Doesn't work, try: http://me.queensu.ca/courses/MECH435/5.%20Combustion%20Theory.ppt [Broken] This one works. Right click and 'save as'
    Last edited by a moderator: May 2, 2017
  22. Nov 15, 2005 #21
    Let me ask the question this way:

    Can someone give an approximate difference in temperatures (if there is one) when the cylinder pressure rises but the AFR stays constant? For example, if I am cruising along the highway, manifold pressure is 50kPa, and lets say that cylinder pressure (peak) is 8,000kPa. What is the temperature of this combustion? What if the conditions change so that I am going uphill, manifold pressure is now 85kPa, and cylinder pressure is 10,000kPa. What is the temperature of this combustion? Assume both have an AFR of 14.7:1. How much does the 'load' on the engine (I am assuming that cylinder pressure increases) affect the temperature.

    My fundamental assumption is that the increased load (going up hill) requires greater cylinder pressure (to maintain say the same constant speed), which then increases the temperature. Is this correct, logical, or am I missing something?

    BTW, the link above to the slideshow on pg34 indicates 'Constant Pressure'. I think this is where my question is arising. If pressure increases 25%, how much will the temperature rise for 87 octane mixed at 14.7:1 AFR?
  23. Nov 19, 2005 #22


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    Congrats! Finally you are learning something important :biggrin: .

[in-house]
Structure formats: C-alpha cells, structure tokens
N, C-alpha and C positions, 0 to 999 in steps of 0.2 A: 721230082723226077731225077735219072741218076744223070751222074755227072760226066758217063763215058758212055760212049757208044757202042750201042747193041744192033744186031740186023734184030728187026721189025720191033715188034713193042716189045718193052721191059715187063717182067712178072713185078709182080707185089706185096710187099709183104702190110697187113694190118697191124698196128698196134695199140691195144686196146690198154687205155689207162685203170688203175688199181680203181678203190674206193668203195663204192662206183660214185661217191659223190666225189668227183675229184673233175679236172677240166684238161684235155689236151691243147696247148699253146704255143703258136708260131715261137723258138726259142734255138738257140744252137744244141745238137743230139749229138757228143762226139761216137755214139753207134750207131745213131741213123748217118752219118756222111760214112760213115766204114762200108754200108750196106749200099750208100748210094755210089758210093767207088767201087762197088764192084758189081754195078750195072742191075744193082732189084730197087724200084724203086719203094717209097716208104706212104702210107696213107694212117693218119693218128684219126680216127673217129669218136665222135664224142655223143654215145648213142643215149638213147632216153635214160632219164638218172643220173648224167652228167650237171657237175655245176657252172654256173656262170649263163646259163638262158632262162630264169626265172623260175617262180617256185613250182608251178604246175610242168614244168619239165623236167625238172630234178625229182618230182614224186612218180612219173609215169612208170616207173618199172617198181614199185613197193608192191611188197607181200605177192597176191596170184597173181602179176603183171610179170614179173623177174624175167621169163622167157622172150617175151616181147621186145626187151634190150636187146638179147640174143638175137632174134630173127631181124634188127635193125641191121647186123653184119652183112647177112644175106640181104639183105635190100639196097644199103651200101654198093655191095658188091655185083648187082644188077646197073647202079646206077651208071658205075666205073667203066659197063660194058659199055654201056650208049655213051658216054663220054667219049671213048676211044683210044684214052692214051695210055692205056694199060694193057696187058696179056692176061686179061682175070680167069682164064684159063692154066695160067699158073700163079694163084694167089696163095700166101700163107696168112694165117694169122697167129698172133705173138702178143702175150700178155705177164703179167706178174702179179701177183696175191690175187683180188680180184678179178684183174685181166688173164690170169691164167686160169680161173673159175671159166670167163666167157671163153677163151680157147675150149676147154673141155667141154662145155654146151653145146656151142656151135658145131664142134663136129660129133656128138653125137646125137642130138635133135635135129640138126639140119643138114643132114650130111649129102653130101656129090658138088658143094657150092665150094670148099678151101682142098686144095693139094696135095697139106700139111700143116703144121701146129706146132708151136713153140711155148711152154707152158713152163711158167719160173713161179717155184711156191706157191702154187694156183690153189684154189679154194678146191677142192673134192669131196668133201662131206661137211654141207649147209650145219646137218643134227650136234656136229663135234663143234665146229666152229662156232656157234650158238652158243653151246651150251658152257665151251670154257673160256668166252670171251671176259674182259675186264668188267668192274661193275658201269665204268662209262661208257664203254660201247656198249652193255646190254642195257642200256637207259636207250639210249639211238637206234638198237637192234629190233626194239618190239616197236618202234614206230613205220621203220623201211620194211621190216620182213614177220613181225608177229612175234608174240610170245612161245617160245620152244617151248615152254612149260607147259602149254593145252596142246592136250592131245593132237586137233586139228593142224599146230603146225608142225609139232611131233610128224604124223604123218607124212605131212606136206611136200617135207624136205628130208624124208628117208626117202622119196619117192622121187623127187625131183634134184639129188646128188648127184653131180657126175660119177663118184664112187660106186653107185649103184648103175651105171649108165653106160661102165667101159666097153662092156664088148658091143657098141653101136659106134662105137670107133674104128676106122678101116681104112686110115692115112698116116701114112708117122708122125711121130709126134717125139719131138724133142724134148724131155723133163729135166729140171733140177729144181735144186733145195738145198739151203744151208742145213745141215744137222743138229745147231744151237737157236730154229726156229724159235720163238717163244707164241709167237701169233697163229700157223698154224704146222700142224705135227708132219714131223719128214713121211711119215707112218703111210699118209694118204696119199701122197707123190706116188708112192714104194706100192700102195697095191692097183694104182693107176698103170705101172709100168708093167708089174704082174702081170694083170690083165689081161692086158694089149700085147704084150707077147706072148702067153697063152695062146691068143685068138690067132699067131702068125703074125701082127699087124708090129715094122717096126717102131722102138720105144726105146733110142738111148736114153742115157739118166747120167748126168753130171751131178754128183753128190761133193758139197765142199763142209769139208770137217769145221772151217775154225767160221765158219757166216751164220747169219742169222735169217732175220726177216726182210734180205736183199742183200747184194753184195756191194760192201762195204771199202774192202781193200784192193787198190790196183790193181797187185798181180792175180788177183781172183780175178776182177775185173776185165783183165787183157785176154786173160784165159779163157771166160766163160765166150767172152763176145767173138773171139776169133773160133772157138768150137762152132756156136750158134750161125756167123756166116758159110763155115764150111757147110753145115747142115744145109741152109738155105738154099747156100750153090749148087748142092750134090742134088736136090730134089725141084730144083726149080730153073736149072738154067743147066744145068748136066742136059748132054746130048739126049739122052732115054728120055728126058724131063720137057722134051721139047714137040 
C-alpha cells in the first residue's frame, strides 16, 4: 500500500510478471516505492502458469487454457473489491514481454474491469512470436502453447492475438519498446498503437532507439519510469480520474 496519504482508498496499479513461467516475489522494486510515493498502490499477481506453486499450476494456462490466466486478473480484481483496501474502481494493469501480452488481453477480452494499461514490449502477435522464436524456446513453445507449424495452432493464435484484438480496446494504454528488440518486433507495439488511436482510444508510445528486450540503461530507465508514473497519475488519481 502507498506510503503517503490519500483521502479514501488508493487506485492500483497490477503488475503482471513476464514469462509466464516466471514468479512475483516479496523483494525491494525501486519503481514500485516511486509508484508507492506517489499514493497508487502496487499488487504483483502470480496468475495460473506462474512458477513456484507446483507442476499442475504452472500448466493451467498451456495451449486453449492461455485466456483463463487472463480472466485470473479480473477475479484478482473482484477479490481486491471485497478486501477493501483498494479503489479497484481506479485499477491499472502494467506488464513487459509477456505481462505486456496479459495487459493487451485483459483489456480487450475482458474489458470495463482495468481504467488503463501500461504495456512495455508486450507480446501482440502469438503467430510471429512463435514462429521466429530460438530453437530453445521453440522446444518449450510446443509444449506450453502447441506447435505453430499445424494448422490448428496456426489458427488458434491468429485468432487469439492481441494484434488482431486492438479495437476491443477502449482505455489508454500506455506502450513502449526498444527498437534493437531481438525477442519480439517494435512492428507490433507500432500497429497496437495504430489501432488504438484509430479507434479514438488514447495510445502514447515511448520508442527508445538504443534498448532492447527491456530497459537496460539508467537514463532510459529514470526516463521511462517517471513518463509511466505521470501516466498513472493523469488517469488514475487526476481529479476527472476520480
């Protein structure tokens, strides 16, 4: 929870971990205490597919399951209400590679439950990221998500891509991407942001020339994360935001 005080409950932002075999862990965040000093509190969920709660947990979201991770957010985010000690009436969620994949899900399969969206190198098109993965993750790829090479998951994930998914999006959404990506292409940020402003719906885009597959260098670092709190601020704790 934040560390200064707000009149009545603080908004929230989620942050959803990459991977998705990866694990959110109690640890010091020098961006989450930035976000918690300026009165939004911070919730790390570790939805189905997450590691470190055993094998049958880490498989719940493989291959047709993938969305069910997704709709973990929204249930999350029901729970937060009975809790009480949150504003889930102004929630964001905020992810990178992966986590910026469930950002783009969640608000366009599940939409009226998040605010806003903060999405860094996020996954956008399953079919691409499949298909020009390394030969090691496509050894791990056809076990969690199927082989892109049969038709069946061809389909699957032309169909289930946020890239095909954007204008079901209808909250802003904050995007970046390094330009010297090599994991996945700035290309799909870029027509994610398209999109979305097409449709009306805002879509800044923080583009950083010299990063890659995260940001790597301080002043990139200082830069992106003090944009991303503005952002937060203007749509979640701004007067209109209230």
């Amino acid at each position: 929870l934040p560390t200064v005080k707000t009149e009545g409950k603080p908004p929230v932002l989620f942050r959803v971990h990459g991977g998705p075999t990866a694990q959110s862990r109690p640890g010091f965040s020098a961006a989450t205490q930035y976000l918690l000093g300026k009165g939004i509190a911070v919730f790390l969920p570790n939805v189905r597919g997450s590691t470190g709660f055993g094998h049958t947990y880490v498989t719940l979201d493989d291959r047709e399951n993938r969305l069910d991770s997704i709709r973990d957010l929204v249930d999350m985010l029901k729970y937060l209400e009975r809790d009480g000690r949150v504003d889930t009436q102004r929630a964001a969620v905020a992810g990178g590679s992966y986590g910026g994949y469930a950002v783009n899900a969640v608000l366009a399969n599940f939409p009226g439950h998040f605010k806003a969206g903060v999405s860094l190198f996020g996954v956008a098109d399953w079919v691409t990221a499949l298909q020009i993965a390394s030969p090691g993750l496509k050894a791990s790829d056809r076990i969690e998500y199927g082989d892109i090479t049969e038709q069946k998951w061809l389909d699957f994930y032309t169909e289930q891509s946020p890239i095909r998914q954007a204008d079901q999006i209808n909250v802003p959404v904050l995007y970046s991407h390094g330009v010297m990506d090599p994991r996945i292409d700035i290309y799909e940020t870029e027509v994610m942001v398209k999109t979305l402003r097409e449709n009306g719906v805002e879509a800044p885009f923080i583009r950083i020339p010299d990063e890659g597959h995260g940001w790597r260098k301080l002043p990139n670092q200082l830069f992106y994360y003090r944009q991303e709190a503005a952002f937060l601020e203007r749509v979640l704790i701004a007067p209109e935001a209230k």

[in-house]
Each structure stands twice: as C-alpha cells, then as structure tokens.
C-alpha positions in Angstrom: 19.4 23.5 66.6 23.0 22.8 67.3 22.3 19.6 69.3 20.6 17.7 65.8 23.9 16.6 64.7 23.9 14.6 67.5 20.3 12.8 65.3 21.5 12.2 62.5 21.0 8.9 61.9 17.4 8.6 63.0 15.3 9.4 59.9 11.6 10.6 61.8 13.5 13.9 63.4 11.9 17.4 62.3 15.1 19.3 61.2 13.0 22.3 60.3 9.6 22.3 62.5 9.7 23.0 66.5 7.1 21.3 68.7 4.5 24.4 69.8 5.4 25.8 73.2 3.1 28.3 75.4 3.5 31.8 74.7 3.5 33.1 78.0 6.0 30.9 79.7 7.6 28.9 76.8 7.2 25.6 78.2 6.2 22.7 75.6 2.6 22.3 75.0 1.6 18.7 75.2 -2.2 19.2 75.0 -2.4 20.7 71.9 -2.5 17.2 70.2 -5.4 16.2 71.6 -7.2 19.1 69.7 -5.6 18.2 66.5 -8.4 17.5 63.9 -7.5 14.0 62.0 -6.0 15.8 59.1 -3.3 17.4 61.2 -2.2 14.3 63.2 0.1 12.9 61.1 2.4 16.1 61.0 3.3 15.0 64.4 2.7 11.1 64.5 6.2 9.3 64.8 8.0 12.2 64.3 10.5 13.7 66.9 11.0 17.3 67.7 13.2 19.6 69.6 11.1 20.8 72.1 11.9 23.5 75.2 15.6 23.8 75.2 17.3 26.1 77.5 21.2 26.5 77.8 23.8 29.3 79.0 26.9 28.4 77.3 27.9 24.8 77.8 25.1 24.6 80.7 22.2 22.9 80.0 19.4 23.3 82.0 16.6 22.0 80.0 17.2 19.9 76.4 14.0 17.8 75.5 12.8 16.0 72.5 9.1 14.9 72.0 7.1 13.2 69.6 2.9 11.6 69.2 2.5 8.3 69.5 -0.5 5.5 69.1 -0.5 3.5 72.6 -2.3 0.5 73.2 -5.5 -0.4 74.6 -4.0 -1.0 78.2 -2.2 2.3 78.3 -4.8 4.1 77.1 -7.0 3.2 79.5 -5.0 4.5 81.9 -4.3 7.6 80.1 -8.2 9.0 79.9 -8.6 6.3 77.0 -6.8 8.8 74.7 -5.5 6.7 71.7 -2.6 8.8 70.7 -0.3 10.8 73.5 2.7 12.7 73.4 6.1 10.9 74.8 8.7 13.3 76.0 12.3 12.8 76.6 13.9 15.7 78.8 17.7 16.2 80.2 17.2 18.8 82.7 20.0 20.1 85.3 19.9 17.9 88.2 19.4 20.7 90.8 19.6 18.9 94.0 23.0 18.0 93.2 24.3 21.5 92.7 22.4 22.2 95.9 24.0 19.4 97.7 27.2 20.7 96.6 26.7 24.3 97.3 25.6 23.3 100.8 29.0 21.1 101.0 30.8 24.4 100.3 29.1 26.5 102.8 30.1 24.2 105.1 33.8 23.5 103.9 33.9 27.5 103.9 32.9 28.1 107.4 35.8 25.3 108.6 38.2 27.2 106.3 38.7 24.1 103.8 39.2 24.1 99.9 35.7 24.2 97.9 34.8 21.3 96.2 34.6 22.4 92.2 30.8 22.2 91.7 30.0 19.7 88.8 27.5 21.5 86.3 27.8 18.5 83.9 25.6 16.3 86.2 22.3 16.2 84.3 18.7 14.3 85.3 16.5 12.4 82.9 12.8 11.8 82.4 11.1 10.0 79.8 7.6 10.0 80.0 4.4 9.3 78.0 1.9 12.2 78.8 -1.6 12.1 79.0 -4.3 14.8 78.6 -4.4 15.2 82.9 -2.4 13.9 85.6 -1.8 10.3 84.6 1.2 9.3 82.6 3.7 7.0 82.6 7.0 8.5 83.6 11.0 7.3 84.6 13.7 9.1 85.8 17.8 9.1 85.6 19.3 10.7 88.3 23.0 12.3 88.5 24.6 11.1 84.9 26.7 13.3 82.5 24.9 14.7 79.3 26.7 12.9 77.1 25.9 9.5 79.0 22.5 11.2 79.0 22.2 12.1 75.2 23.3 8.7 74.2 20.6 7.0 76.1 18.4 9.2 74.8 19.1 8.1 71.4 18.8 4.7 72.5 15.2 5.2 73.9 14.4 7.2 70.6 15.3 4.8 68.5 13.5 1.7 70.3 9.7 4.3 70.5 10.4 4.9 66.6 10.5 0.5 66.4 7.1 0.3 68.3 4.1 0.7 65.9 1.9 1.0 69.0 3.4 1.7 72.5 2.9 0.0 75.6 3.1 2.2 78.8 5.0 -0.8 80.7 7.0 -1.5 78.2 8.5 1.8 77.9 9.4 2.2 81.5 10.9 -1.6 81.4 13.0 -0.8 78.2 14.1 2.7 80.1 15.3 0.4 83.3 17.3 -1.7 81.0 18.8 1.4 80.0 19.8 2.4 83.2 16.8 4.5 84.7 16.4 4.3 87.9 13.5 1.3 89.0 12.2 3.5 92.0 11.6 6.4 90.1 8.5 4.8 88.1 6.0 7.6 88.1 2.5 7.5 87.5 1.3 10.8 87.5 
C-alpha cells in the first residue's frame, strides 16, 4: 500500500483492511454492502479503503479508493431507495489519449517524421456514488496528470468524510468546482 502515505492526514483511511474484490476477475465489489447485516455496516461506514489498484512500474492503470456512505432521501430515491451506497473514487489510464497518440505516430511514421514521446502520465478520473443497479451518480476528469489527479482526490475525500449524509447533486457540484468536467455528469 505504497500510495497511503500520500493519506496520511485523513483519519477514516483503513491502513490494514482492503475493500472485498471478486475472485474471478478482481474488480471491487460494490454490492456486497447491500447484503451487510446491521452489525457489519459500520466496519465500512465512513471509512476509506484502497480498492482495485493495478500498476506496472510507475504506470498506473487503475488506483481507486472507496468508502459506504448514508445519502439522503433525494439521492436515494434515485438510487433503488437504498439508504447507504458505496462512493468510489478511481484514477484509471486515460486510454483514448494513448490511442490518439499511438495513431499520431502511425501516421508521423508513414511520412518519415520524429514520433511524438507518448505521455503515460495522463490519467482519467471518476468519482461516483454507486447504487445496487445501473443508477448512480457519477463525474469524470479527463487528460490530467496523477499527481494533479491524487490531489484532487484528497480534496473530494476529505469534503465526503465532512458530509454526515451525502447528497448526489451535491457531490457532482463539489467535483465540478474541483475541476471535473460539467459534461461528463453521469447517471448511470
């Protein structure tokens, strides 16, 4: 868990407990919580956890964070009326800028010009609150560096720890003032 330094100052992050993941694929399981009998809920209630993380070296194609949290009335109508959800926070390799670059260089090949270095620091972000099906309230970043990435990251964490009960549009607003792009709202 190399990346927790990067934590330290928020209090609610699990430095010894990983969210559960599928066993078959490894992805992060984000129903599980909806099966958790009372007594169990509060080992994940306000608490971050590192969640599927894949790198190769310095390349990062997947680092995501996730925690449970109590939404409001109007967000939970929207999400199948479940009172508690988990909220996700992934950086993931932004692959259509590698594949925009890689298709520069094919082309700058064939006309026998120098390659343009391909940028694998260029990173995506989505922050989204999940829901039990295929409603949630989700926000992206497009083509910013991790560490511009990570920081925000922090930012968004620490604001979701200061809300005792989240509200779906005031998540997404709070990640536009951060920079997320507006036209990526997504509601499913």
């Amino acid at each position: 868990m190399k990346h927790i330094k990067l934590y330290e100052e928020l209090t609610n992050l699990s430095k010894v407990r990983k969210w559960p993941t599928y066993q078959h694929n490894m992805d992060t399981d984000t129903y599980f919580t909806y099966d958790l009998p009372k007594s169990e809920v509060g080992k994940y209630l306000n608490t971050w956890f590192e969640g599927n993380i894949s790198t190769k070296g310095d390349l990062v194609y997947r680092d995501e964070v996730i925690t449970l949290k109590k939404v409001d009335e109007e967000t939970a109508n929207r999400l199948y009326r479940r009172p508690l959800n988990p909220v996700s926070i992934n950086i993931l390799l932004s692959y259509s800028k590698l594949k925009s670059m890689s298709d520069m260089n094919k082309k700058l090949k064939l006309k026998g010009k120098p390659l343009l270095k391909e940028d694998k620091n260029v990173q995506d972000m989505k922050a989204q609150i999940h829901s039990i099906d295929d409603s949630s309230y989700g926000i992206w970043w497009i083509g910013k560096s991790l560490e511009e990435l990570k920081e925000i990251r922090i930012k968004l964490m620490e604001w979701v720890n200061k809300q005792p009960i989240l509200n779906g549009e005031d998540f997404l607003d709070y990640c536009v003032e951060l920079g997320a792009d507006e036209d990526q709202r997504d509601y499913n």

24. Dec 2, 2005 #23
    Maximum heat release

    There is a difference in maximum heat release and maximum adiabatic flame temperature. Since a stoichiometric mixture usually does not burn up 100% you can actually get more heat release out of the same amount of fuel by adding a little more oxidizer. Note however that the heat released spreads out to heat more product molecules, therefore the adiabatic flame temperature will actually go down.
  25. Dec 27, 2005 #24
    Hi there:
    Check out the following link to help you out with the combustion calculations etc.: http://members.aol.com/engware [Broken].
    Last edited by a moderator: May 2, 2017
  26. Jun 27, 2006 #25


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    Just remembered about this thread, and learnt something on a combustion course last week that might help out if you're still interested!

    In a gasoline engine, mixtures weaker than stoichiometric will increase cylinder temperatures for two reasons:

    The primary reason is that lean burning in a homogeneous charge is slower, and allows the heat to soak into the cylinder components (piston, bore, and flame face). The peak temperature is actually lower than with a stoichiometric mixture, but at stoichiometric the burning is so rapid that the engine components don't get chance to heat up as much. It's like swiping your finger slowly through a yellow bunsen burner flame, or quickly through a blue flame; your finger will get burnt if you move it slowly through even a cool flame, but is quite happy to dart through a blue flame.

    The secondary reason I think I already stated; fuel has a higher specific heat capacity than air and serves to suck some heat out of the cylinder.